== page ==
It is well known fact that the far-flung celebrations of Chinese New Year around the world are a reminder of how growing popularity and expanding international recognition of Chinese culture and traditions demonstrate the progress of China's soft power particularly in education.
A huge number of people around the world are celebrating the Chinese New Year or Chinese Spring Festival, which lasts 15 days. The popularity and influence of this festival has reached beyond China and Chinatowns and has become an expected event not only for the Chinese. London's Trafalgar Square hosts one of the biggest Chinese Lunar New Year celebrations in Europe every year, with the last year alone witnessing nearly half a million international visitors to the event.
“These celebrations are a reminder too of the richness and vibrancy of Chinese culture here in the UK, and on this New Year, I want to pay tribute to the incredible contribution that the British Chinese community makes to this country,” UK Prime Minister David Cameron said during his festive speech , sending warm wishes to all those who celebrate the Chinese New Year.
According to the Chinese ambassador to Britain, Liu Xiaoming “Chinese culture is gaining increasing acceptance overseas, which in itself attests to China's progress with a burgeoning foreign appetite to know more about China.”
Study in China
Higher education, language and culture are the most crucial components of Chinese soft power, which is why enhancing the educational sector became critical for the Chinese authorities.
In the 1990s, the government launched the 211 Project, the largest investment ever in the improvement of 100 universities and 100 key disciplines. And there was the 985 Project, aimed at allocating funds to a number of elite universities. These initiatives resulted in an unprecedented expansion of China’s higher education: if in 1999 the number of new enrolled students was 1.3 million, in 2006 it skyrocketed to 5.4 million. At the same time, Beijing focused on creating favorable conditions for foreign students, including a growing number of exchange programs and grants for studies.
In 1992 only 13,000 foreign students studied in China, in 2000 this number jumped to 52,200 and reached 162,700 in 2006. The number of foreign students coming to study in China continues rising: in 2011 it set a new record of 292,611 students from 194 countries. Over 75 percent of students are from Asia, with South Korea and Japan consistently sending the most. In 2014, the total number reached more than 375,000 international students from 203 countries who studied in China. China is now rank the 3rd hot education destination after US and UK.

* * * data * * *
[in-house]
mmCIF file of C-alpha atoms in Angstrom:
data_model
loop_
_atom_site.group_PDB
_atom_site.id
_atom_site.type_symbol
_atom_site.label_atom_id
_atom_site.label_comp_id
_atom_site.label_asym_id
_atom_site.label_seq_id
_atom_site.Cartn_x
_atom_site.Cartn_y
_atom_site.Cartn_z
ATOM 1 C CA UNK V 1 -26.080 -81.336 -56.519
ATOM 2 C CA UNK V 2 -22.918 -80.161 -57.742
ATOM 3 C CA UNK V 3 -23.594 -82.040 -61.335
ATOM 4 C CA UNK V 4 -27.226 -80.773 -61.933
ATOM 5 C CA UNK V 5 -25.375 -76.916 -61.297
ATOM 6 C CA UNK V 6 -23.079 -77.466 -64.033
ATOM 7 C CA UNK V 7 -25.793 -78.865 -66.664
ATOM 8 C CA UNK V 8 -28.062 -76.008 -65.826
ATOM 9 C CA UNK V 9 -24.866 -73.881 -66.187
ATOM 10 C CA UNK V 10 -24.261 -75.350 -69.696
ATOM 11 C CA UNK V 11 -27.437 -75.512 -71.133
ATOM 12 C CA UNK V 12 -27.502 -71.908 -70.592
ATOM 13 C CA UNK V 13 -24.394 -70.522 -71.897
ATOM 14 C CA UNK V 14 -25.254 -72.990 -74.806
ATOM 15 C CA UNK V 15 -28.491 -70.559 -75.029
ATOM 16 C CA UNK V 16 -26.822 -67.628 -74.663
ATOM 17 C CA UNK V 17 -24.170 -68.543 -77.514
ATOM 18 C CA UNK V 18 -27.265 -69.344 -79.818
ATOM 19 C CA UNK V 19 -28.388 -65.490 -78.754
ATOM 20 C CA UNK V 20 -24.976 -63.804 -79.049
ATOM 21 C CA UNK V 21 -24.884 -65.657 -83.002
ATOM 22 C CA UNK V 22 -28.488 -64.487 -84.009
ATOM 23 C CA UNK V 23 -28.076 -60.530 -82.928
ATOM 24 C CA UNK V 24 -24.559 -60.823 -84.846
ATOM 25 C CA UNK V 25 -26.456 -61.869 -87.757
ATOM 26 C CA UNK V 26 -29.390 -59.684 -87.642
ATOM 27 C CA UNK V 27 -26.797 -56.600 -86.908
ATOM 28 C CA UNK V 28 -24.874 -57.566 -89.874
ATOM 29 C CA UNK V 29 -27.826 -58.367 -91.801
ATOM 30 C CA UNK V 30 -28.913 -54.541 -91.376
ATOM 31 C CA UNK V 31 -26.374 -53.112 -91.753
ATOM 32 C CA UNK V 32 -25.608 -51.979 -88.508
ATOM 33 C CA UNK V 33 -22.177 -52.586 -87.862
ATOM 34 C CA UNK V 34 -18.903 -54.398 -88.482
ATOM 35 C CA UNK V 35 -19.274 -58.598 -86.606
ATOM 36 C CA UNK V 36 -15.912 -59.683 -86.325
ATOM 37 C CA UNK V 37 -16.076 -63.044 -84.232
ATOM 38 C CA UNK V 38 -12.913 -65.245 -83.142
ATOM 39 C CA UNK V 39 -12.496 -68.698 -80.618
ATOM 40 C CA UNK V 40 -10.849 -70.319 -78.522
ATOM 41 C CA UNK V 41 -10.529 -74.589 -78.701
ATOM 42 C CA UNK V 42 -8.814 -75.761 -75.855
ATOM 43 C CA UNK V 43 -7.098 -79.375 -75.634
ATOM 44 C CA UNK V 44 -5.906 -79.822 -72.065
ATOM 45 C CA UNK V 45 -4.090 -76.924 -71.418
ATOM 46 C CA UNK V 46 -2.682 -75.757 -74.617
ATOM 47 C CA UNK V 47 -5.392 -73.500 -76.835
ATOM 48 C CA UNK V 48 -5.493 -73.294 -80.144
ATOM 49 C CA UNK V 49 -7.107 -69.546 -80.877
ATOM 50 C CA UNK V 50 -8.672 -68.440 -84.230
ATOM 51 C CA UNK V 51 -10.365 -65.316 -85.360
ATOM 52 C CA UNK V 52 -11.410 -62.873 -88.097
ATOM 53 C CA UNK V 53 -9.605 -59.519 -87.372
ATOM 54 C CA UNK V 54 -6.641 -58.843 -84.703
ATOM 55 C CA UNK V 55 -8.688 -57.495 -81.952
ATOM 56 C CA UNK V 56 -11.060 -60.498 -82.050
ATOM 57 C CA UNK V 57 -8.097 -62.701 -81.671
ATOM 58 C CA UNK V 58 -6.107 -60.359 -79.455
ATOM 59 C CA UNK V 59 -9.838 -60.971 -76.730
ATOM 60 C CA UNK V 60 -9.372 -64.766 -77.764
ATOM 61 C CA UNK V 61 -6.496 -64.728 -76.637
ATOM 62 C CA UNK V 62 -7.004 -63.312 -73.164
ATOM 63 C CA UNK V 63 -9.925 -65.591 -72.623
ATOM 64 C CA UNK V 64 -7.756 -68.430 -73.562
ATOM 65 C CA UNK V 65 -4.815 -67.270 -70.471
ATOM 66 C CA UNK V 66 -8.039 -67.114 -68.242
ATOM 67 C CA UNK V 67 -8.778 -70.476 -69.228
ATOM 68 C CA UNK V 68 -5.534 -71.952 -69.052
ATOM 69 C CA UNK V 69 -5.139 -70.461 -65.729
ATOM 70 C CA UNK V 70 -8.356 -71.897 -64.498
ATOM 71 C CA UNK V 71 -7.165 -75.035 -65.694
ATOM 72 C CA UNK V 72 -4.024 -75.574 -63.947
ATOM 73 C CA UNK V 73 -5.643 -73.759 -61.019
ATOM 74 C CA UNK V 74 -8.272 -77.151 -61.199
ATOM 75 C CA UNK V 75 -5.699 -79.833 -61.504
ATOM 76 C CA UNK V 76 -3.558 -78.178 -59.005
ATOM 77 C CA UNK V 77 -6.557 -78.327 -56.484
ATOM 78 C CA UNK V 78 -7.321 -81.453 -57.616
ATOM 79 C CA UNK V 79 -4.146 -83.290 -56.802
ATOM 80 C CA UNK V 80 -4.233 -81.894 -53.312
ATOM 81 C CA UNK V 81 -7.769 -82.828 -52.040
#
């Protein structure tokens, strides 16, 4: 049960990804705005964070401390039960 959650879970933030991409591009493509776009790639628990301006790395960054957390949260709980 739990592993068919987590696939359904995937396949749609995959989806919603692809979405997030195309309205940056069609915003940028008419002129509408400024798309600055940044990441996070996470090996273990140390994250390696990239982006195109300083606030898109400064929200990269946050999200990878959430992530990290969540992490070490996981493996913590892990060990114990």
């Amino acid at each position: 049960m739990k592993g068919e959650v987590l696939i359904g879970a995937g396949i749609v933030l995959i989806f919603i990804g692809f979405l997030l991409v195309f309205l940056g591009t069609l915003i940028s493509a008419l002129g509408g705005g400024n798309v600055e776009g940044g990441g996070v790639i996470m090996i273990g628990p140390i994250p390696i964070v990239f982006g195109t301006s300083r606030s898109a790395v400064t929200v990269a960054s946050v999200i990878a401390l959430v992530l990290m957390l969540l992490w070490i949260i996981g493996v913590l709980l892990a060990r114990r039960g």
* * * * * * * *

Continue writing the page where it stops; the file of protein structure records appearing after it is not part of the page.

In UK, the British Council, which is leading the campaign to study in China, said around 3,500 students travelled to China in 2011 but it wanted the number to grow to at 15,000 by 2016.
Recognizing the importance of language in increasing cultural attractiveness, China has been aggressive in promoting the study of Chinese all over the world. In 2004, the Chinese government unveiled a plan to open 500 Confucius Institutes throughout the world by 2010. By late 2005 the Chinese Ministry of Education had set up 32 Confucius Institutes in 23 countries in order to provide Chinese language and cultural resources to host countries.
Chinese President Xi Jinping vowed to promote China's cultural soft power by disseminating modern Chinese values and showing the charm of Chinese culture to the world.
“China should be portrayed as a civilized country featuring a rich history, ethnic unity and cultural diversity, and as an oriental power with good government, developed economy, cultural prosperity, national unity and beautiful mountains and rivers,” Xi said.
Photo taken on Oct. 12, 2015 shows the Chinatown in London, UK. (Photo/Xinhua)
Chinese math teacher Jin Xiangjun gives lessons to the students in a primary school in Essex in the U.K. on March 17, 2015. (Photo/Xinhua)
At the opening ceremony of the China Center in Dickson Poon University of Oxford, students wave Chinese and British flags to welcome Prince William on Sept. 8, 2014. (Photo/Xinhua)
An actor in London participates in the Chinese New Year parade, celebrating the Chinese New Year of the Goat on Feb. 22, 2015. (Photo/Xinhua)
Photo taken on Nov. 12, 2014 shows all kinds of lanterns in the "Chinese Lantern Festival" held in Wiltshire in southwest England. (Photo/Xinhua)
A British reader reads the book "Xi Jinping: The Governance of China" in London Book Fair on April 14, 2015. (Photo/Xinhua)
Lion dance performed in Trafalgar Square in downtown London to celebrate the Chinese New Year of the Goat on Feb. 22, 2015. (Photo/Xinhua)
Peking Opera actors participate in a parade held in London to celebrate the Chinese New Year of the Goat on Feb. 22, 2015. (Photo/Xinhua)
A poster of the exhibition of "Ming 50 years that changed China" in the British Museum on Sept. 15, 2014. (Photo/Xinhua)
A child watches the Chinese New Year parade in London on Feb. 22, 2015. (Photo/Xinhua)
Photo taken on Sept. 8, 2014 shows the China Center in Dickson Poon University of Oxford in the U.K. (Photo/Xinhua)